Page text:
Tet’s Distinctly Asian Flavor is Agreeable

Rough translation: Happy New Year of the Tiger

Like many Westerners do with the Christmas season, people in Asia often try to get maximum elasticity from Tet, the weeklong holiday marking the lunar new year that sometimes stretches for a week on either side of the “official” observance.

Now that it’s over – unofficially, as well as technically – this reporter’s sorry to see it go, as it made for an enjoyable hiatus in Ho Chi Minh City. It may well simply be the romance of the new, of course, but the occasion seemed refreshing in several regards.

It’s not that the celebration is devoid of the rampant commercialism that has turned Valentine’s Day, which happened to be the same day as Tet itself – from an innocent, egalitarian exchange of handmade cards in school, into the benchmark of status resentment and marketing that’s transformed it into Valentine’s Week. In fact, the Vietnamese refer to Tet colloquially as the 13th month and the designation goes beyond the desire to prolong the fun: The standard employer-to-employee tip is one month’s salary, inviolate regardless of job performance.

Copious plantings and antically stylized tiger sculptures are part of the fun.

Like retailers everywhere, those in Vietnam also leverage the holiday cheer in the service of profitability. Several local newspapers ran stories about rising food prices, despite the city’s “price stabilization program.” The specific commodities involved may have been different – among the goods seen to “skyrocket” in price, according to Viet Nam News, was moc nhi, or cat’s ear (thankfully, a kind of dandelion) and gio thu, or pig’s head paste – but the pattern seemed indistinguishable from any free-market economy.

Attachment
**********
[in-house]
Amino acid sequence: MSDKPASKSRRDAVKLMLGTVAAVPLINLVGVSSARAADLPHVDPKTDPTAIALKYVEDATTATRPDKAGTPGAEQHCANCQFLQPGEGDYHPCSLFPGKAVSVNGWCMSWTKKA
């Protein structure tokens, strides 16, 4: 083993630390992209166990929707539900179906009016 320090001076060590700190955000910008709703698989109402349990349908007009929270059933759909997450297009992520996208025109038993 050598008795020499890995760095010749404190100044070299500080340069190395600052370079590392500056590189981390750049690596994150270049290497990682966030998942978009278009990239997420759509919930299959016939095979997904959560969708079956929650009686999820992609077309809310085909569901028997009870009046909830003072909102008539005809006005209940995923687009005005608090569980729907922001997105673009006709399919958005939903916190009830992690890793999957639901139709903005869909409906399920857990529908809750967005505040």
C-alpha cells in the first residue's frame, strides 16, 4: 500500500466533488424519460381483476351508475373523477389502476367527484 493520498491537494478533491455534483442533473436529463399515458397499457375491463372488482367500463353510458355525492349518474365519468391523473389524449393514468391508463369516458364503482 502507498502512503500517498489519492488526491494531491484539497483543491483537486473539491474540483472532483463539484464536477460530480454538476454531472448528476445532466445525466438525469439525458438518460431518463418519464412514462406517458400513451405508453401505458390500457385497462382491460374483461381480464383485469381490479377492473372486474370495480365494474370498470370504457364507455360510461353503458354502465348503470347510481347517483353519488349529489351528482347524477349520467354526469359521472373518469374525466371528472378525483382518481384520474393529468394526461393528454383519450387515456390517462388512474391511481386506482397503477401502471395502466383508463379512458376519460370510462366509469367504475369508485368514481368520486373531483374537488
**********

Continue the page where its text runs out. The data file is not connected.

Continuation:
Predictably, alcoholic beverages also spiked in price, and a 10,000 to 20,000 Vietnamese dong increase per 24-can “crate” might sound exorbitant. In fact, though, that works out to pennies a can, so what the hell – it’s the holidays.

And from my perspective, it all seemed a pleasantly low-key affair. For starters, the sudden reduction in motor traffic and industrial output made for undeniably cleaner, clearer air, and the relative lack of congestion made getting around town – even by bicycle – a blessedly non-traumatic affair. The golf courses around the city, usually packed on weekdays, always on weekends, were all accessible on short notice. With most businesses closed for at least a week, the ones that were open, for example, the driving range, almost always offered Tet specials and seemed genuinely happy for the patronage.

Tet traditions vary from country to country in Asia, and in avowedly family oriented

Tet seems more a family affair than, say, New Year's Eve in the West

Vietnam, this imbues the holiday ethos with a temperateness not associated with, say, New Year’s Eve in Times Square. Instead, the exuberance of the season is expressed via their predilection for horticulture, as most of Nguyen Hue Street, one of downtown Saigon’s main thoroughfares, is festooned with an explosion of plantings and, this year – the inopportunely named year of the tiger — feline sculptures in every imaginable iteration. Other city parks become massive nurseries where intricately groomed kumquat trees – the Christmas tree of Tet – are displayed and sold.

So somewhere, some Vietnamese guy was probably reaching for the bottle of rice vodka and saying, Oh, Lord, not another Tet at the in-laws. For the out-of-towner and Tet novitiate, however, it’s the most wonderful time of the year.

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